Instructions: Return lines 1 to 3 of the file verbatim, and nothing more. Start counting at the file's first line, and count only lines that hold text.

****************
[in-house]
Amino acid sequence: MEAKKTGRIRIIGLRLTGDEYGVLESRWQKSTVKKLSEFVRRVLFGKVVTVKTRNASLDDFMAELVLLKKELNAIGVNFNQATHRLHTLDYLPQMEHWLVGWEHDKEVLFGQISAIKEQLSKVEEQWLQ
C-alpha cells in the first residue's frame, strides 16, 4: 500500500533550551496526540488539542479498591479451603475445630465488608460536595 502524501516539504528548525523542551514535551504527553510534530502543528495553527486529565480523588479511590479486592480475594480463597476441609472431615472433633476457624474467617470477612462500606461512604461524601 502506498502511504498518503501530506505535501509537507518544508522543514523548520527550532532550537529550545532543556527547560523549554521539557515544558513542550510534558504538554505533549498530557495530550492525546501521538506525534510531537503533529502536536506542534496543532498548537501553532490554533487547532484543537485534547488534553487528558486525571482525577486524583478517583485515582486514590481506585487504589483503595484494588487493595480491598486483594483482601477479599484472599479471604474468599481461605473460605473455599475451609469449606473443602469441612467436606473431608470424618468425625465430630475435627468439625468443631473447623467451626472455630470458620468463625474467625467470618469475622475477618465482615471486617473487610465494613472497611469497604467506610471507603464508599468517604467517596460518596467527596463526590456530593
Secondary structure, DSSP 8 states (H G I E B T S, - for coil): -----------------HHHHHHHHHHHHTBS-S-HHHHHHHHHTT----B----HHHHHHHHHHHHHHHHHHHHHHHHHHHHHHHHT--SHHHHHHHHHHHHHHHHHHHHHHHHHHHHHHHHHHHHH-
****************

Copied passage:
[in-house]
Amino acid sequence: MEAKKTGRIRIIGLRLTGDEYGVLESRWQKSTVKKLSEFVRRVLFGKVVTVKTRNASLDDFMAELVLLKKELNAIGVNFNQATHRLHTLDYLPQMEHWLVGWEHDKEVLFGQISAIKEQLSKVEEQWLQ
C-alpha cells in the first residue's frame, strides 16, 4: 500500500533550551496526540488539542479498591479451603475445630465488608460536595 502524501516539504528548525523542551514535551504527553510534530502543528495553527486529565480523588479511590479486592480475594480463597476441609472431615472433633476457624474467617470477612462500606461512604461524601 502506498502511504498518503501530506505535501509537507518544508522543514523548520527550532532550537529550545532543556527547560523549554521539557515544558513542550510534558504538554505533549498530557495530550492525546501521538506525534510531537503533529502536536506542534496543532498548537501553532490554533487547532484543537485534547488534553487528558486525571482525577486524583478517583485515582486514590481506585487504589483503595484494588487493595480491598486483594483482601477479599484472599479471604474468599481461605473460605473455599475451609469449606473443602469441612467436606473431608470424618468425625465430630475435627468439625468443631473447623467451626472455630470458620468463625474467625467470618469475622475477618465482615471486617473487610465494613472497611469497604467506610471507603464508599468517604467517596460518596467527596463526590456530593